Every year, the British Violin Making Association organises a Makers Day in London, a one-day exhibition of contemporary work. At this year’s event I found myself eating my hurried lunch sitting next to Ben Hebbert, the BVMA chairman. He whipped out his phone and showed me photos of an extraordinary viola. “I think you should make a copy of this”, he said, “I’ll lend it to you.”
The next time I was in London, I took up his offer of the loan and came home with this viola. It’s made by the Scottish maker Matthew Hardie, who worked in Edinburgh in the late 18th and early 19th centuries. But he didn’t just start as we usually do, with fresh raw wood, he made his viola out of a viola da gamba by the London maker Richard Meares, c.1647 – 1725.
To us this seems like cannibalism, and completely unethical, but these were different times. Hardie was working at a time when there was a growing class of gentleman amateur players; Haydn’s string quartets had been published in the UK and these players needed instruments. If you could get one, a fine old Italian was of course the pinnacle, but if not, the English viols had a pretty good reputation, musically they were obsolete, and this one had a fair amount of woodworm, so if it hadn’t been so drastically adapted it might just have ended up as firewood.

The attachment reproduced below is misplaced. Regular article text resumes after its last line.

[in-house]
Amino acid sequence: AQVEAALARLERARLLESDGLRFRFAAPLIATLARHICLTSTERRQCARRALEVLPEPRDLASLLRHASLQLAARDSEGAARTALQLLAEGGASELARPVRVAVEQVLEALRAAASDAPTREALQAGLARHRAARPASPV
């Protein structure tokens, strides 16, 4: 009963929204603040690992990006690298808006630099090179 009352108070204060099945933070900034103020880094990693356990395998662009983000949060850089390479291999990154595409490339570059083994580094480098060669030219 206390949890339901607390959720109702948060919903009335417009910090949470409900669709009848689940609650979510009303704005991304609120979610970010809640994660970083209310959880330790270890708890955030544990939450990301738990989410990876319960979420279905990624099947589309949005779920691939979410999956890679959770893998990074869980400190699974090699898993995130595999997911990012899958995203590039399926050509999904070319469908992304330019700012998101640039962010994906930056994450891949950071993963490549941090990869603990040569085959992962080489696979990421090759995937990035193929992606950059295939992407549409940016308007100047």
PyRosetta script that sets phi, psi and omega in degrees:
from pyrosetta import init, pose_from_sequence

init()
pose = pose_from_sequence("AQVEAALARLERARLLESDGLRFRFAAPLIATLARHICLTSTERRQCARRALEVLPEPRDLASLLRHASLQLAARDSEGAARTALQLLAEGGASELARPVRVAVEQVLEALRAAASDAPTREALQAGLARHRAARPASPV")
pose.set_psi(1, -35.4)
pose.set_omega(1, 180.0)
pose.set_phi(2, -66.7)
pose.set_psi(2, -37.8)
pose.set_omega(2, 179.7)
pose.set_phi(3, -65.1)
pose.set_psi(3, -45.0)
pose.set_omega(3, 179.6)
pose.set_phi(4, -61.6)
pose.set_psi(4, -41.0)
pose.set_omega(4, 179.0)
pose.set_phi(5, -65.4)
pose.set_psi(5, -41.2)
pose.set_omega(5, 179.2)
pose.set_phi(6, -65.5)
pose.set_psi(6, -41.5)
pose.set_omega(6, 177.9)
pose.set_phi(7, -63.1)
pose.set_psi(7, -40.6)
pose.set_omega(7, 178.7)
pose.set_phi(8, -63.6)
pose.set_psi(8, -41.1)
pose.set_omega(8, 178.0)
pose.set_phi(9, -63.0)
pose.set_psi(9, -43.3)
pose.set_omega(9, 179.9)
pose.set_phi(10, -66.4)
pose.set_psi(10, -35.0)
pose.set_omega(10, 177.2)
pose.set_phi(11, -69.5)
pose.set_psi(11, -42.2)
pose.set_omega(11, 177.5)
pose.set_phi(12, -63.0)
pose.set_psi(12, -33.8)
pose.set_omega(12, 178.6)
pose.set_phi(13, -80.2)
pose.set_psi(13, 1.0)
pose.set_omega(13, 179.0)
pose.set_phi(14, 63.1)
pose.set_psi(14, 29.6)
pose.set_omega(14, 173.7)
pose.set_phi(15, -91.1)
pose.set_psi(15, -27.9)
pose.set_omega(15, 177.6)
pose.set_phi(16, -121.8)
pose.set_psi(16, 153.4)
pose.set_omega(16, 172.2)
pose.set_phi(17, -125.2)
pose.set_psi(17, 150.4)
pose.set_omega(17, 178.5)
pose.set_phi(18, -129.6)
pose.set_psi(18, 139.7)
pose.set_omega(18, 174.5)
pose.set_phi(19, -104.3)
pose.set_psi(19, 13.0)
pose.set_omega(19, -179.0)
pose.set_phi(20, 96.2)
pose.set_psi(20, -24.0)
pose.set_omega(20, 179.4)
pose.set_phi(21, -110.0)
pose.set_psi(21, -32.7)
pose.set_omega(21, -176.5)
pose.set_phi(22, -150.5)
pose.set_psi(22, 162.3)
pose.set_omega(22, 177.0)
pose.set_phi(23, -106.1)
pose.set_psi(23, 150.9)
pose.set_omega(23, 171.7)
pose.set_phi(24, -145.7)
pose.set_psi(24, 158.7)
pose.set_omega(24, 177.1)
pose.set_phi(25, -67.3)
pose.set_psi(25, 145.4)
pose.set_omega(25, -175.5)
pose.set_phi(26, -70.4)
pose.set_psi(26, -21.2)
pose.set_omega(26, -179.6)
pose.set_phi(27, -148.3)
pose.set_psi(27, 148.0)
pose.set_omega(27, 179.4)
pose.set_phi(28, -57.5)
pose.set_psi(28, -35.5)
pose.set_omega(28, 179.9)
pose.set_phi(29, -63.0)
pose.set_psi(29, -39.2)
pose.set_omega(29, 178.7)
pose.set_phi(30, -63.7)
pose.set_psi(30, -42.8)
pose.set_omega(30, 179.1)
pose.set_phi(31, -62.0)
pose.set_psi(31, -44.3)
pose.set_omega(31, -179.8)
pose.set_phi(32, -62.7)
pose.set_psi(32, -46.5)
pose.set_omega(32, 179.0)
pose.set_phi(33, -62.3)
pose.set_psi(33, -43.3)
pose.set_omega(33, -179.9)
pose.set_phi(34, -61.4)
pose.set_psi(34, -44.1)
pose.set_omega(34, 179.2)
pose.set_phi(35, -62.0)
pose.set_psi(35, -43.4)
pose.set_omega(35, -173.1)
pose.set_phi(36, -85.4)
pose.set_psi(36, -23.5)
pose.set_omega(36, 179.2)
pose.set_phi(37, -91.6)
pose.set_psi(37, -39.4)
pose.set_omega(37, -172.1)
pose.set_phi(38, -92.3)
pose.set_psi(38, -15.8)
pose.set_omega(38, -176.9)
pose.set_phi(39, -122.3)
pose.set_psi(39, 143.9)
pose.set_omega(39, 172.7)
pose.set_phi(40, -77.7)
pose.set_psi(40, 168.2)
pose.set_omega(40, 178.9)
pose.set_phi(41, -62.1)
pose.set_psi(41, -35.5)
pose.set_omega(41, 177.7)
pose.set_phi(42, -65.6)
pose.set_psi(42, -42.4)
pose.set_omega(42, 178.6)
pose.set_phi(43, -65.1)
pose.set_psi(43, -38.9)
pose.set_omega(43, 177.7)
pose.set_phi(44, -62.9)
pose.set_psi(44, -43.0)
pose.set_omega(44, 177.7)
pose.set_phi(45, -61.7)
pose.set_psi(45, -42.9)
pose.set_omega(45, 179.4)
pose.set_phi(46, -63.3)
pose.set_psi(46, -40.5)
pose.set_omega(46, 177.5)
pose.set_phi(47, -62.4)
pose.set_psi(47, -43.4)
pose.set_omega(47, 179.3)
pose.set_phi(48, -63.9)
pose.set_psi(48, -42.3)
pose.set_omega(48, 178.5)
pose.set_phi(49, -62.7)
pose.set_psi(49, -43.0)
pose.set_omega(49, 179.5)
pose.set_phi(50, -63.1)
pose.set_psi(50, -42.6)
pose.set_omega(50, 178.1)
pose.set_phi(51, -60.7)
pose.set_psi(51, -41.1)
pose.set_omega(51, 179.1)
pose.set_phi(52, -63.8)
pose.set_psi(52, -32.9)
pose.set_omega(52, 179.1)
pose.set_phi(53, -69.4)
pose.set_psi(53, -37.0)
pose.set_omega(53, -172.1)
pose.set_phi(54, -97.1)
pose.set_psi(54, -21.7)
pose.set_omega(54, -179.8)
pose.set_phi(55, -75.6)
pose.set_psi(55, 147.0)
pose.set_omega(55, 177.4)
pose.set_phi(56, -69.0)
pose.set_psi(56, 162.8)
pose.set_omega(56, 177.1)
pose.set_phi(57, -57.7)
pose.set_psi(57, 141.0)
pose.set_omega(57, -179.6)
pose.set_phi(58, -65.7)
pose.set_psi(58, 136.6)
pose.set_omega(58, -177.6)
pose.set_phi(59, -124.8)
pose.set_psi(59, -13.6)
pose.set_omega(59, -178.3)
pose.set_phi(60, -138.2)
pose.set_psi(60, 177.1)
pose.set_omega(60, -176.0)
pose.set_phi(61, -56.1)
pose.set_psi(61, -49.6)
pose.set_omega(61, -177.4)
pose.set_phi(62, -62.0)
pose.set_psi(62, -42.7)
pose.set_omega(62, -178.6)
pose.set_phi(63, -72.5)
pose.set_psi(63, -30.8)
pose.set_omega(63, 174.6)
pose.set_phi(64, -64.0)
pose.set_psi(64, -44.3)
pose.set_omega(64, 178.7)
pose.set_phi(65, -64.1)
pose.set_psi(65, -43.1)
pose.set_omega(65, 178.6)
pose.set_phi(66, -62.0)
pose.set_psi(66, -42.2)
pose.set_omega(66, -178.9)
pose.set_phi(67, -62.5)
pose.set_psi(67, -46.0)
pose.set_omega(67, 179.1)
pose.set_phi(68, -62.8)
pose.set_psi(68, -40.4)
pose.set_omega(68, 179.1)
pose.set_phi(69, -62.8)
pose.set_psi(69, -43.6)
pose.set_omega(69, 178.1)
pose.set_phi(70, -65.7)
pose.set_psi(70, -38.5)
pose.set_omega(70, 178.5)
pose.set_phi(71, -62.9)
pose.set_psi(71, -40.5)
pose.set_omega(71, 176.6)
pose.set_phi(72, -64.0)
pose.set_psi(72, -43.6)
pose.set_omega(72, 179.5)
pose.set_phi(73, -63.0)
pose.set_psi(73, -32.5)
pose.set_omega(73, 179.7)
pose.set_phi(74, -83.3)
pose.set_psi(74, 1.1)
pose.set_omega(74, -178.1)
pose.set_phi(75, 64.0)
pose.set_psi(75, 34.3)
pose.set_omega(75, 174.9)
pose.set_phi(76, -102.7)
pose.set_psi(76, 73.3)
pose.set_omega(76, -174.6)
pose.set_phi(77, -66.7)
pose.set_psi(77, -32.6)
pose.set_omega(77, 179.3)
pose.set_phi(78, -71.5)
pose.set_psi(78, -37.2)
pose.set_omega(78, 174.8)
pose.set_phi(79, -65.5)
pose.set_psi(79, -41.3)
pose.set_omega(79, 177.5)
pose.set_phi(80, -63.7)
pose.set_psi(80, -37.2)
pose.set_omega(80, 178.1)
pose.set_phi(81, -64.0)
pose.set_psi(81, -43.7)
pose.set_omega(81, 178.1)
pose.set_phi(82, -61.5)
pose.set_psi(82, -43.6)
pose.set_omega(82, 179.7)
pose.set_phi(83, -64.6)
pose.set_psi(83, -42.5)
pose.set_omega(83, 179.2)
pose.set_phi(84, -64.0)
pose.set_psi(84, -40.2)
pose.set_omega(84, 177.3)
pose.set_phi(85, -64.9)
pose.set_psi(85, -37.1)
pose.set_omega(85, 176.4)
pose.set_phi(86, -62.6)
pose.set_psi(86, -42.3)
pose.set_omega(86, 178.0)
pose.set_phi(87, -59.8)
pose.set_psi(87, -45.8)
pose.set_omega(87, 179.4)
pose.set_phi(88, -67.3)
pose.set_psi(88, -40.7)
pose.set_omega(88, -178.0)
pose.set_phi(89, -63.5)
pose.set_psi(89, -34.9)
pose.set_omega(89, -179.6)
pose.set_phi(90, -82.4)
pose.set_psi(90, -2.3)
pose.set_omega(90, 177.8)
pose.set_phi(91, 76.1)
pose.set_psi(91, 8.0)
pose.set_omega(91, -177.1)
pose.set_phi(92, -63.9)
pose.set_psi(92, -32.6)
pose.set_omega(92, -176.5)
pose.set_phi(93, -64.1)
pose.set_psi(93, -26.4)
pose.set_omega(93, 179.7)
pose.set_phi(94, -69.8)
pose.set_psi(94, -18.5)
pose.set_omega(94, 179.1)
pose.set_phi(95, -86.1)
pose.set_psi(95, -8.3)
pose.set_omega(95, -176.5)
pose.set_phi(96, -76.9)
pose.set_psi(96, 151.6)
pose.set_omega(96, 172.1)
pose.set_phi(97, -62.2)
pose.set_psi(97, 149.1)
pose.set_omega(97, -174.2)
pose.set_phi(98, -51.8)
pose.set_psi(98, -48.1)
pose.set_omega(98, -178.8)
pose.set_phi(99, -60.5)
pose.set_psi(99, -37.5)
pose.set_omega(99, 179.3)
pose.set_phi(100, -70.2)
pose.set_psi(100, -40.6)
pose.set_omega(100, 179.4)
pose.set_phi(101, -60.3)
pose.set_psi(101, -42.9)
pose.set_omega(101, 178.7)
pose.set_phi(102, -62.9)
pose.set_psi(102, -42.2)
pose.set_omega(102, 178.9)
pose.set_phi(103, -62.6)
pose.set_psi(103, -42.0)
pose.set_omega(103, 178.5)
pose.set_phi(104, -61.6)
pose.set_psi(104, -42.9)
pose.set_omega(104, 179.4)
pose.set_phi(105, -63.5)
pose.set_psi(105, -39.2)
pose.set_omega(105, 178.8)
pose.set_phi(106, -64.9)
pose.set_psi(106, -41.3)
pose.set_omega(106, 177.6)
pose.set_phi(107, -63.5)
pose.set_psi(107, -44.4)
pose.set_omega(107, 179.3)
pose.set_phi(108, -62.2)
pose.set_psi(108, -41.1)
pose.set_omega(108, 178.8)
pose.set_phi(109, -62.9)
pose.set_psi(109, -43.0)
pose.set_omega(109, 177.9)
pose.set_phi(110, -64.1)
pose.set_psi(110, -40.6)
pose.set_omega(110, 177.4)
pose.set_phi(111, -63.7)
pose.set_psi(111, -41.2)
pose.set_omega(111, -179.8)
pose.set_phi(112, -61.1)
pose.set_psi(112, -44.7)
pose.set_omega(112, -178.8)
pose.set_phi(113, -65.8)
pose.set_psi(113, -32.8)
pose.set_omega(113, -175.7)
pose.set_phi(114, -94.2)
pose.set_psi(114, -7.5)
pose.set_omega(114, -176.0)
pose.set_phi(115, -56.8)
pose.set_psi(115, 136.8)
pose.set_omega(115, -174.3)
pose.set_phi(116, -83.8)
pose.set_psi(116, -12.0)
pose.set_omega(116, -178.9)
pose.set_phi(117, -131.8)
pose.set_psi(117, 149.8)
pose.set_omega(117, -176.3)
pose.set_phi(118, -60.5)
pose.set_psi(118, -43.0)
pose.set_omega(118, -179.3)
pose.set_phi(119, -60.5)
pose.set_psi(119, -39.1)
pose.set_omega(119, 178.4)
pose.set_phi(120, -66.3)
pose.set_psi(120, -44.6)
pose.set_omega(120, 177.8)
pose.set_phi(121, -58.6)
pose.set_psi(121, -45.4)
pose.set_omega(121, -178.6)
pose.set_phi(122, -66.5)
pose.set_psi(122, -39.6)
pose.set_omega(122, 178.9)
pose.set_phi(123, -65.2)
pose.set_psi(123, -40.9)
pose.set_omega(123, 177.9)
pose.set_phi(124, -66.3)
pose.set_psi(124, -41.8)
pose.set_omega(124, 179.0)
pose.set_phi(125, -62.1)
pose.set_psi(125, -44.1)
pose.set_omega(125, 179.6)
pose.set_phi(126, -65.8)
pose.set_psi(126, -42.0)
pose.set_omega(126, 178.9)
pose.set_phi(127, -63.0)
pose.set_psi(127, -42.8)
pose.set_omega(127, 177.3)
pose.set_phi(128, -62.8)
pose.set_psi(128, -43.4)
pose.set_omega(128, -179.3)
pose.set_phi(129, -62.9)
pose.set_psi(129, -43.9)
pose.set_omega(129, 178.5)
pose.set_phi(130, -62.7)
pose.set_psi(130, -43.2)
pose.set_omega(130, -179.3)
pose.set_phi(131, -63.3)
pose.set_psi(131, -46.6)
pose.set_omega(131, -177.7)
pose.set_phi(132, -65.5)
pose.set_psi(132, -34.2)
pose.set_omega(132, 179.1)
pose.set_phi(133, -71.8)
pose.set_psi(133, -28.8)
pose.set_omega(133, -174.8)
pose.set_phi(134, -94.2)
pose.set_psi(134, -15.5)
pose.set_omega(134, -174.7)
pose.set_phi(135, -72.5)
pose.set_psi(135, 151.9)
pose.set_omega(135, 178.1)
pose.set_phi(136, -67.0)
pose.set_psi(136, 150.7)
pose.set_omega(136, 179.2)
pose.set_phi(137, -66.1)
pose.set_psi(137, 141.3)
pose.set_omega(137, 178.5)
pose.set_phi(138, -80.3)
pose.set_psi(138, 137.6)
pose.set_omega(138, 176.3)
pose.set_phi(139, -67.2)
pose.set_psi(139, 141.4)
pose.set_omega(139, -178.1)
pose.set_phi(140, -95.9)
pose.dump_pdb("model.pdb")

So this is what Matthew Hardie did. He took as his model an enlargement of a long pattern Stradivari violin, made new ribs and scroll and cut the back and front of his viola from the Meares viol. Viols have flat backs so he had to mould the wood of the back to an arched shape in a former using hot sandbags to bend the wood, and then patched the middle of the back. The thickness of the edges of both back and front were built up by adding extra wood on the underside. The front was already arched but also had to be squashed and squeezed to shape. The decoration of the original viol survives, but on the front it is scraped away to give the arching shape down to the edges. Extraordinary.